Content Marketing: Educating Clients Generates Leads and Converts Browsers into Buyers


Call it content marketing, inbound marketing or progressive marketing. Either way, it means educating customers without direct selling. Sharing content is the new way to market.

Especially for the financial services industry, content marketing makes sense. Your customers want unbiased information, and plenty of it, before they choose a financial advisor. The more you can provide that kind of information, the greater chance you will have of generating sales leads and of converting browsers into buyers. And the more time prospects spend educating themselves on the basics, the more quality time you can spend with them on their specific needs.

Here are some powerful reasons why you should adopt a content marketing strategy. According to global marketing research and advisory firm Demand Metric, content marketing:

  • Generates three times as many leads as traditional outbound marketing
  • Costs 62 percent less than traditional marketing
  • Improves brand loyalty
  • Converts more leads into buyers


Understanding Content Marketing

So, what exactly is content marketing? The Content Marketing Institute defines content marketing as “a technique of creating and distributing valuable, relevant and consistent content (across digital channels) to attract and acquire a clearly defined audience—with the objective of driving profitable customer action.”

Let’s unpack that definition because it says a lot.

The best place to start is with a clearly defined audience. As with any marketing, in content marketing you must first claim your niche. Identify not only the demographics of age, gender, income and occupation, but also the psychographics of values and beliefs. The more you know your customer, the better you will be at creating compelling content.

Notice they say content should be valuable, relevant and consistent. We would also add that it should be timely. Valuable means consumers literally should be willing to pay for it. Relevant means it must address their wants and needs. Consistency keeps consumers coming back because they know they can count on interesting content. And timely means your content addresses issues on the minds of consumers now, such as changes in the healthcare law or markets.

So let’s discuss content more specifically. By content we mean videos, blog posts, articles, social media, widgets like calculators, case studies, podcasts, and more. If it can be put online, it’s content, from a 140-character tweet to a 20-page white paper.


Developing Content for Financial Services

The best way to develop content is to do a little research. Pinpoint the search terms, keywords and topics consumers type in when they seek a financial advisor. Then make sure your website and content align with those terms. With a strategy known as content targeting, you can then use their search terms to deliver exactly the content they’re looking for. For example, if they find your site using tax planning search terms, you can deliver content to them on tax planning, not estate planning. Think of the questions you often hear from clients. What are their fears, hopes and goals? Let those inspire you for topics. Provide facts and information, but don’t be afraid to inject your own personal story or insights. After all, people make decisions based on logic and emotion.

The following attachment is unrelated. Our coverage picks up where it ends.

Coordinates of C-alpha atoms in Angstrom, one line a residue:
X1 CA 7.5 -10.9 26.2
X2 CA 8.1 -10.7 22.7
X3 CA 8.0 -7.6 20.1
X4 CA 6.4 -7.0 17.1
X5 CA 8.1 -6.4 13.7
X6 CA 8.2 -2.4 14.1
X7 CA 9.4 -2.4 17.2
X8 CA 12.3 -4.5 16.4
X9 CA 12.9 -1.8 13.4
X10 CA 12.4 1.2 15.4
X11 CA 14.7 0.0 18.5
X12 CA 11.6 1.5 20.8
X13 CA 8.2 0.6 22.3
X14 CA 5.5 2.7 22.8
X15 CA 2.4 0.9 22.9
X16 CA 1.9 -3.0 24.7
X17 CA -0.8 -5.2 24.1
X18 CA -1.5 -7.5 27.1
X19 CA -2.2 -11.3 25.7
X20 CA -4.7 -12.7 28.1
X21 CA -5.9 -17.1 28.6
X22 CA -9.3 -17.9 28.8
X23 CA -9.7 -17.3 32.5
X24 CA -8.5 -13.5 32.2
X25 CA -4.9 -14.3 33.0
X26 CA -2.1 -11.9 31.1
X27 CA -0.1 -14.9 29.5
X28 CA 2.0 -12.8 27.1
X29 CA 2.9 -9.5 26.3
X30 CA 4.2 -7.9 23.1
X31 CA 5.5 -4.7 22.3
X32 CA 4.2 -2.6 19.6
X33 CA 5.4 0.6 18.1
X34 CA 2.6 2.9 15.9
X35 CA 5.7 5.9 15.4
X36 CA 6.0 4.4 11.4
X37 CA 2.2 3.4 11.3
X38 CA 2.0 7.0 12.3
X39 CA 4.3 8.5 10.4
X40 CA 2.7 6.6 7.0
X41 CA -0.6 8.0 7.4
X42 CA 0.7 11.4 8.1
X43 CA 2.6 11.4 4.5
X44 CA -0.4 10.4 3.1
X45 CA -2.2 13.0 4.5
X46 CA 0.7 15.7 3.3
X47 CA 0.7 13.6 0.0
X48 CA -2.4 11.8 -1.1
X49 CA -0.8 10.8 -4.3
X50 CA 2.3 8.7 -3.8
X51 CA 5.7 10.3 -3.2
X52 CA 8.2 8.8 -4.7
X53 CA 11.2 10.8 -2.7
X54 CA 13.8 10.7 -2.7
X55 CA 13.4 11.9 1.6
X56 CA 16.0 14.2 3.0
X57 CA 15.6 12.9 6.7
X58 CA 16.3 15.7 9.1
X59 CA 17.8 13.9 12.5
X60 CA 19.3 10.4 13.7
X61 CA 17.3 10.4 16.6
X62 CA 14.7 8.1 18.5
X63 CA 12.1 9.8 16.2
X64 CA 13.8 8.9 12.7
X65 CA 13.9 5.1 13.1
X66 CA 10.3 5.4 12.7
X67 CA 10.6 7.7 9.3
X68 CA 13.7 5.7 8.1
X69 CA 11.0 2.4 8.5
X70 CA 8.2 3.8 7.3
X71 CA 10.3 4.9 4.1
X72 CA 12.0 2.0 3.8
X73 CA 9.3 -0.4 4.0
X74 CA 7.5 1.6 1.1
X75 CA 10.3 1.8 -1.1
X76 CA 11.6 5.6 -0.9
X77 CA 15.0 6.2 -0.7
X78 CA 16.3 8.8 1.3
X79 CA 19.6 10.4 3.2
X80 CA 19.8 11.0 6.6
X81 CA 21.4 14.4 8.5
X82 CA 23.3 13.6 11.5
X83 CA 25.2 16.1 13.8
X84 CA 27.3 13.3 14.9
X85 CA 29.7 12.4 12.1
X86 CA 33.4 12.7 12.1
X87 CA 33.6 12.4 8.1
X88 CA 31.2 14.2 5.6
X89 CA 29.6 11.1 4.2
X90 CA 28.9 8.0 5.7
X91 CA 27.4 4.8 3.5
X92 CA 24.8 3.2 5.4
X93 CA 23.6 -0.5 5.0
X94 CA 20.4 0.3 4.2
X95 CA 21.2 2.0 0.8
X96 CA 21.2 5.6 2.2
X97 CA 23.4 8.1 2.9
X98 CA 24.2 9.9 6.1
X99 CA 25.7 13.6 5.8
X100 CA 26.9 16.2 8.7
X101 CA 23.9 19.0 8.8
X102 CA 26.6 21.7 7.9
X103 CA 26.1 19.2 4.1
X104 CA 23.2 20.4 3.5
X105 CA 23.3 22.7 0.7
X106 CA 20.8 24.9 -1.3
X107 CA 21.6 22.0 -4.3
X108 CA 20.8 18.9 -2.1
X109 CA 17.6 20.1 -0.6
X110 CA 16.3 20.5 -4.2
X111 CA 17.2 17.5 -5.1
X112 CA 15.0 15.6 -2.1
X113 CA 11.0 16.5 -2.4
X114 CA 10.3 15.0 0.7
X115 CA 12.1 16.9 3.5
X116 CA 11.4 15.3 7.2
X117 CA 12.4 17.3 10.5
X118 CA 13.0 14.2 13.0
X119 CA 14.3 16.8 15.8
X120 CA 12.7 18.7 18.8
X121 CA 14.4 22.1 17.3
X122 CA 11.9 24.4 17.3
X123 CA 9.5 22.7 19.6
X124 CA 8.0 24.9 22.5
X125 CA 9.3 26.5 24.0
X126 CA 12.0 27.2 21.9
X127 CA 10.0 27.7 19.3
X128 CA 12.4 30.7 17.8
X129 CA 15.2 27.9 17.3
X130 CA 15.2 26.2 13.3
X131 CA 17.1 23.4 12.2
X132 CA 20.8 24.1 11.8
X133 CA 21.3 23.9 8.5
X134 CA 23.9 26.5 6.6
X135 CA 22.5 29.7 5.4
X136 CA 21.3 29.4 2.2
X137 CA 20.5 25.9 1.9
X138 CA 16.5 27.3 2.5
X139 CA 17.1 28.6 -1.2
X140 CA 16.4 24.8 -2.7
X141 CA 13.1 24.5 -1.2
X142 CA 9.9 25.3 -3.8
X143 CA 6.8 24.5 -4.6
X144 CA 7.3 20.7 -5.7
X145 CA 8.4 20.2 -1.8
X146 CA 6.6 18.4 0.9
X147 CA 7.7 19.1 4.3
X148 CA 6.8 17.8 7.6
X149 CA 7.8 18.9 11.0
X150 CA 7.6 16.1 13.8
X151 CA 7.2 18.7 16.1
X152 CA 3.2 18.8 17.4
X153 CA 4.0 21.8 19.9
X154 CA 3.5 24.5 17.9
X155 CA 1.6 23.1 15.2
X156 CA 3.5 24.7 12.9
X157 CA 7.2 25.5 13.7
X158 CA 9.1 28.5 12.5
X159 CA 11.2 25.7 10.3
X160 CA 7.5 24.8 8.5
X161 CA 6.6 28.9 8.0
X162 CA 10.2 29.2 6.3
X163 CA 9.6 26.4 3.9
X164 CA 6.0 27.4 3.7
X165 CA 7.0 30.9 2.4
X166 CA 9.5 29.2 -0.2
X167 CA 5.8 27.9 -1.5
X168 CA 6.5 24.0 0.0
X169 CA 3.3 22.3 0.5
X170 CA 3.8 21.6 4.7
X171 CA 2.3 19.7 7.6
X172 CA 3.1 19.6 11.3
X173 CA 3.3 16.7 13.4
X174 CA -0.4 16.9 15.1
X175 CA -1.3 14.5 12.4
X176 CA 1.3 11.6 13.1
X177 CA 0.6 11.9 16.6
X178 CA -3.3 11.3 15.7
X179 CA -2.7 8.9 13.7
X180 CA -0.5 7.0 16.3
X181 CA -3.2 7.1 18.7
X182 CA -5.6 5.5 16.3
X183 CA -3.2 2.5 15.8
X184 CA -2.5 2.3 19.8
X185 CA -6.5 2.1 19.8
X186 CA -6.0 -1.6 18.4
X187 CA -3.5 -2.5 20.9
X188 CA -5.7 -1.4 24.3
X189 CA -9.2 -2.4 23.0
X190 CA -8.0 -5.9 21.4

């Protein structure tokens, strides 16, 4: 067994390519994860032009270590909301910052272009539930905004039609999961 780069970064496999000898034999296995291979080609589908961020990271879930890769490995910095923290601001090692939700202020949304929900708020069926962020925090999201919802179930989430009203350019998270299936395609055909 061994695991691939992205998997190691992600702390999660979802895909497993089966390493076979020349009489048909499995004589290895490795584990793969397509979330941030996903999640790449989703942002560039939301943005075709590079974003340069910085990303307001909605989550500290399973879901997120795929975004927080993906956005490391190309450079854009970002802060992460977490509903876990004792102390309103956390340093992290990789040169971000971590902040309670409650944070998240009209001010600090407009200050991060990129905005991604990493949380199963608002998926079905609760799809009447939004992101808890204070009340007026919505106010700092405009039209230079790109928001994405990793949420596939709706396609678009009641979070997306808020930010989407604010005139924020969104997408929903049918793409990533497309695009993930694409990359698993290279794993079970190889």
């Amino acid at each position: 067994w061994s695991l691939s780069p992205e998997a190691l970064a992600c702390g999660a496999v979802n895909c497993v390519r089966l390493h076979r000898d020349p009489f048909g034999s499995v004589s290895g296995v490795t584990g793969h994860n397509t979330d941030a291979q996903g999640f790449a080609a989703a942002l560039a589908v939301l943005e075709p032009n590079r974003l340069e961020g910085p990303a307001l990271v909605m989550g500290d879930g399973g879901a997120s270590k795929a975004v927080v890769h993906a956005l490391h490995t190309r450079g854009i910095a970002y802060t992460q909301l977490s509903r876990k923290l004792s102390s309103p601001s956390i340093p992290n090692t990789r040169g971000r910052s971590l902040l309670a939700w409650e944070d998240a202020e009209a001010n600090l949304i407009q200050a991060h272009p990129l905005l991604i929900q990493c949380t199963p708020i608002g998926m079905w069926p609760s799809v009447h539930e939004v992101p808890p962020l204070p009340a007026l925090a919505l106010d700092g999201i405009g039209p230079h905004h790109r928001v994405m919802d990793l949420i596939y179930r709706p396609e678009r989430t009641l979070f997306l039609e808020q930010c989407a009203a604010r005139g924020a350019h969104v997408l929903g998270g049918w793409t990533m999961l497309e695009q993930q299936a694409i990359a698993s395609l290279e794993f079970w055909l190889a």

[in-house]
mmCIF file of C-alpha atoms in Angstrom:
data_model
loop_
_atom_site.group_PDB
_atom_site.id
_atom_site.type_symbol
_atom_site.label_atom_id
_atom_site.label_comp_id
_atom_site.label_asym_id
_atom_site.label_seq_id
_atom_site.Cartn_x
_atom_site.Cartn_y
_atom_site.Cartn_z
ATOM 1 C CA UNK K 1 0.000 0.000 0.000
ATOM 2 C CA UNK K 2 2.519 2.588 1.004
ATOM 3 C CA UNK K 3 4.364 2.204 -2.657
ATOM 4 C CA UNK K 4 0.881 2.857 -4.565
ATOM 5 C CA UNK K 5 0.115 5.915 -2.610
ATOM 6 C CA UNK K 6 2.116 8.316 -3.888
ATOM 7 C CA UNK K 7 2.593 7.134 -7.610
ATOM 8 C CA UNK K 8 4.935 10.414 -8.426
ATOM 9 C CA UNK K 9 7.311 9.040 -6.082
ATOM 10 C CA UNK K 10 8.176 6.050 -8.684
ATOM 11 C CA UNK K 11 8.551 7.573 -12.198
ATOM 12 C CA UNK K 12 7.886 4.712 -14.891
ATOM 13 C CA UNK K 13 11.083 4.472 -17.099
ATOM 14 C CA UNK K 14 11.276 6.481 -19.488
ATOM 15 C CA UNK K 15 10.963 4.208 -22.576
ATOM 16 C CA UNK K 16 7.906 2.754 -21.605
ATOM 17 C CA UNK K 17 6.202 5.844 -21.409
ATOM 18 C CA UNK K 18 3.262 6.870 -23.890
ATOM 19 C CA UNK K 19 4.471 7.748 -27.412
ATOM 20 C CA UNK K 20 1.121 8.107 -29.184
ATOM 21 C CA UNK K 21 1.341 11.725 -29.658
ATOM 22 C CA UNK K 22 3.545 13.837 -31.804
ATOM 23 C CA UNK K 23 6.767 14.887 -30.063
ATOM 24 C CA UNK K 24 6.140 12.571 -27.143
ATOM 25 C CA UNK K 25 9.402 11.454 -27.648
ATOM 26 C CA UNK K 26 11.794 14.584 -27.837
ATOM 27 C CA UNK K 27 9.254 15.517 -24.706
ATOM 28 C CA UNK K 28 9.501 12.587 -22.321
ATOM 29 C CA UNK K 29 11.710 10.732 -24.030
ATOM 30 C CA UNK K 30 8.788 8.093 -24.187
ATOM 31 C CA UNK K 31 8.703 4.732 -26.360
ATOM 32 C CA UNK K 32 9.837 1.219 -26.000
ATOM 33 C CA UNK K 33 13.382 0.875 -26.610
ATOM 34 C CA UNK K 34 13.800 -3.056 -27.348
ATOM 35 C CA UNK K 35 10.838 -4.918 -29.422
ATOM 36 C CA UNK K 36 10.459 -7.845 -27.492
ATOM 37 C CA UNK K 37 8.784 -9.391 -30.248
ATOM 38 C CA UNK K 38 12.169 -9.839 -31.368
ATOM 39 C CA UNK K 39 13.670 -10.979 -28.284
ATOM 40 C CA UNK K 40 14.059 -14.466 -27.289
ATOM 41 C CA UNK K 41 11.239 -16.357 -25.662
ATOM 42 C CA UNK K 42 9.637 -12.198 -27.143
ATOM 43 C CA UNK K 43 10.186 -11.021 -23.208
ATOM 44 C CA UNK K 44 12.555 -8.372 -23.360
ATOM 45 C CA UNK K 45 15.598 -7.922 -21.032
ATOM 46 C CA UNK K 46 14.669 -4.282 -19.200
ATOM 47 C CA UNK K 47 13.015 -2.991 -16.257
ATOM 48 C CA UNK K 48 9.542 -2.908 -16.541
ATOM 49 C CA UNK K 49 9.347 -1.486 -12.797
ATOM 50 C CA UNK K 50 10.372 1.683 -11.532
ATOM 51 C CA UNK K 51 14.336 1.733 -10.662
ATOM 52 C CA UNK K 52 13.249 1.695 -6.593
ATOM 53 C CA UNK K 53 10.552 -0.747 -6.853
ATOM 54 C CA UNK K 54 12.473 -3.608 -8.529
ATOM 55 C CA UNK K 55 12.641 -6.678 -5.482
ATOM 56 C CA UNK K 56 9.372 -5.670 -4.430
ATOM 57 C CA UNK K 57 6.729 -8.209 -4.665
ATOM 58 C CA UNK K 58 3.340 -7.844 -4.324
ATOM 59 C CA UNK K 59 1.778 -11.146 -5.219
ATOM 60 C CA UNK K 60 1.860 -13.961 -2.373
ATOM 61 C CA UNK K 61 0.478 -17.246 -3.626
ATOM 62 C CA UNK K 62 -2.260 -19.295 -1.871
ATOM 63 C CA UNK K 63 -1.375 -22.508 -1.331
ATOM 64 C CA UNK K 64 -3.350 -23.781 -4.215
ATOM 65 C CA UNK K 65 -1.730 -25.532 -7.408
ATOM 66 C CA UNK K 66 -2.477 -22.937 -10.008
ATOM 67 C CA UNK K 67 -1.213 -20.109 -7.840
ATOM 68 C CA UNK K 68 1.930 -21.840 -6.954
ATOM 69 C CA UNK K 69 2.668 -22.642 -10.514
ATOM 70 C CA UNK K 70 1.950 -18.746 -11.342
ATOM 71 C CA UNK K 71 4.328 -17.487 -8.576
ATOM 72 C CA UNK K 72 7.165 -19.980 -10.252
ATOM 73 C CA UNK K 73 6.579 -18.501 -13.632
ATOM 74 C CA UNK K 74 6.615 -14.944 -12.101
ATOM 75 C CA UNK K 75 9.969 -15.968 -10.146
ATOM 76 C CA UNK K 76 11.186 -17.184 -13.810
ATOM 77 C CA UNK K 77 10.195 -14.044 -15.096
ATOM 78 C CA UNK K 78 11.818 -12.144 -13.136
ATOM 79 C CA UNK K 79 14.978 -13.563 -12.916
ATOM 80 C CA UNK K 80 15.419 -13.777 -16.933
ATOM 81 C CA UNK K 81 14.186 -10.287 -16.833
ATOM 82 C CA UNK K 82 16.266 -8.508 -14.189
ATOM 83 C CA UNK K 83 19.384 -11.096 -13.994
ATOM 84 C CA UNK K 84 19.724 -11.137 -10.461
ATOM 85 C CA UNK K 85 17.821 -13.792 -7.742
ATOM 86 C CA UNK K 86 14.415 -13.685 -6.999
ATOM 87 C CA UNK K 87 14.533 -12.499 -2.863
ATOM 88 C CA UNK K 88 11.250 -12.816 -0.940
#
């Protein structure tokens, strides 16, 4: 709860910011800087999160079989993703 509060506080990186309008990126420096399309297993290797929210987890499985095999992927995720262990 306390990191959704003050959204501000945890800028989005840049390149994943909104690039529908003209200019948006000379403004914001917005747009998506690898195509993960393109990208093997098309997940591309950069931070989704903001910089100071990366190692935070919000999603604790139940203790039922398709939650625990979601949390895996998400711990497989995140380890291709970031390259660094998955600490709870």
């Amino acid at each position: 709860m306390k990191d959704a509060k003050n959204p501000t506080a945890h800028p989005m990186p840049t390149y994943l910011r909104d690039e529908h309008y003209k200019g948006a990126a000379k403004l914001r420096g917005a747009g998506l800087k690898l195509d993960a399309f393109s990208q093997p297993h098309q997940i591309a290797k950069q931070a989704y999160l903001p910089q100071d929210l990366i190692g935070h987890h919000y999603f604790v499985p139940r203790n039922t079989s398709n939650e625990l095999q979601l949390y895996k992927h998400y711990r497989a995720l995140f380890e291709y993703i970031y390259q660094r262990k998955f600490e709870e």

OK, you might say, I know content is king. But what if I don’t have the time or inclination to develop it? First, you can hire a professional writer to create the content or a professional editor to refine your ideas. Some companies such as Smarsh specialize in creating websites for financial professionals and offer licensed, compliant content as a part of their package. Second, you’re probably already creating content in your work. It’s just a matter of turning it into something useful for the digital world.

For example, say you’re already doing seminars for your clients. Hire a videographer to record and edit your presentation. Then upload it to YouTube and include a link from your website. Or simply make an audio recording of it and turn that into a podcast. Have a video editor turn your PowerPoint presentation into a web seminar, or webinar. Or let someone else do the talking—you can interview intriguing leaders in your field (a great way to network!) and publish the podcasts.

Another common objection to sharing information goes to the heart of content marketing itself. I’ve spent years building my expertise, the comment goes. Why should I just give it away for free? It may feel like you’re giving away your most valuable secrets, but in fact this rich content reinforces your expertise.

When consumers recognize you as an expert, you begin building your credibility. When you build credibility, you expand the consumer’s trust in you. With credibility and trust established, you pave the way for a relationship. In fact, as Demand Metric has observed, 78 percent of consumers already perceive a relationship between themselves and a company using custom content.

And once you create a relationship, you’ve created a customer.

Don’t Lose Your Voice on Social Media

You can’t be an expert in everything, and you certainly can’t do every task imaginable to run your financial planning business. Instead, you align your strengths with key tasks and seek help where needed. You call on an accountant or attorney for tax and compliance issues, an admin for calendar management and clerical duties, and centers of influence for thought leadership and insight.

But who handles your social media? Do you write and post your own updates, or do you have an intern posting them?